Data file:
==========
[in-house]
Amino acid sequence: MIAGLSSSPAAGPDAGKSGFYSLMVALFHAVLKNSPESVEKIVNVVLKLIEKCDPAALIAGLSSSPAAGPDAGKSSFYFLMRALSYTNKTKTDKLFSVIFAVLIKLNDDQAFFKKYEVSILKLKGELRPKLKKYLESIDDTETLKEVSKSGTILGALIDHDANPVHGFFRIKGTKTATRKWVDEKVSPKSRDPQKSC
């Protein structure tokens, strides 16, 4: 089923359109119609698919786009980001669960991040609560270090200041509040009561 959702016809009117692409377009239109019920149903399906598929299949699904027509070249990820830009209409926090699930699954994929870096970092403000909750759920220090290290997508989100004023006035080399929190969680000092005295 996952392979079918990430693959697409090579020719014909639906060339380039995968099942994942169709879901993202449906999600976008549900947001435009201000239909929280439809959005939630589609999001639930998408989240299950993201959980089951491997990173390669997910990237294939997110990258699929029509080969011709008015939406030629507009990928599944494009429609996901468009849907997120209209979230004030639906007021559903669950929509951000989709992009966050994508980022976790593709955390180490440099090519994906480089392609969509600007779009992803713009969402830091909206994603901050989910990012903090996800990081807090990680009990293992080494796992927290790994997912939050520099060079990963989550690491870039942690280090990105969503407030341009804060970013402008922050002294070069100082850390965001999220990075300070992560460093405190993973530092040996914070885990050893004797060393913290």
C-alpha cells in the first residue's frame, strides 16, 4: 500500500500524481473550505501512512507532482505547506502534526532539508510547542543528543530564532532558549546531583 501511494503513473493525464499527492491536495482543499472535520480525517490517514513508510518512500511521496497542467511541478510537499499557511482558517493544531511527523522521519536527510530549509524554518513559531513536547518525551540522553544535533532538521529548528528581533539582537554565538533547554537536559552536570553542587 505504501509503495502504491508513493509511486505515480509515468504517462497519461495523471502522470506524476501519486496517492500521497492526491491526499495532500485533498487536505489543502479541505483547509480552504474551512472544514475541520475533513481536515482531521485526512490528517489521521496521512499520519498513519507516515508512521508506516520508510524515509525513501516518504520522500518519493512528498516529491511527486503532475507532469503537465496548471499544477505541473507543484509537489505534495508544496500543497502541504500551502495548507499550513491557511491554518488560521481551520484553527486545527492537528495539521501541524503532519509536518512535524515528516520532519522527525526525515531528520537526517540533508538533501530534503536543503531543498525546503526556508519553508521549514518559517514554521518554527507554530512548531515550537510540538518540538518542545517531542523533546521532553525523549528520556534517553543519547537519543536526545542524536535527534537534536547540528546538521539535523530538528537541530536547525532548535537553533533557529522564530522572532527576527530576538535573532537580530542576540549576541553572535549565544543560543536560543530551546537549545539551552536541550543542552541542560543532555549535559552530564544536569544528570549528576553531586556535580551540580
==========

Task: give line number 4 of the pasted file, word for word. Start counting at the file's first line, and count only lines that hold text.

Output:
C-alpha cells in the first residue's frame, strides 16, 4: 500500500500524481473550505501512512507532482505547506502534526532539508510547542543528543530564532532558549546531583 501511494503513473493525464499527492491536495482543499472535520480525517490517514513508510518512500511521496497542467511541478510537499499557511482558517493544531511527523522521519536527510530549509524554518513559531513536547518525551540522553544535533532538521529548528528581533539582537554565538533547554537536559552536570553542587 505504501509503495502504491508513493509511486505515480509515468504517462497519461495523471502522470506524476501519486496517492500521497492526491491526499495532500485533498487536505489543502479541505483547509480552504474551512472544514475541520475533513481536515482531521485526512490528517489521521496521512499520519498513519507516515508512521508506516520508510524515509525513501516518504520522500518519493512528498516529491511527486503532475507532469503537465496548471499544477505541473507543484509537489505534495508544496500543497502541504500551502495548507499550513491557511491554518488560521481551520484553527486545527492537528495539521501541524503532519509536518512535524515528516520532519522527525526525515531528520537526517540533508538533501530534503536543503531543498525546503526556508519553508521549514518559517514554521518554527507554530512548531515550537510540538518540538518542545517531542523533546521532553525523549528520556534517553543519547537519543536526545542524536535527534537534536547540528546538521539535523530538528537541530536547525532548535537553533533557529522564530522572532527576527530576538535573532537580530542576540549576541553572535549565544543560543536560543530551546537549545539551552536541550543542552541542560543532555549535559552530564544536569544528570549528576553531586556535580551540580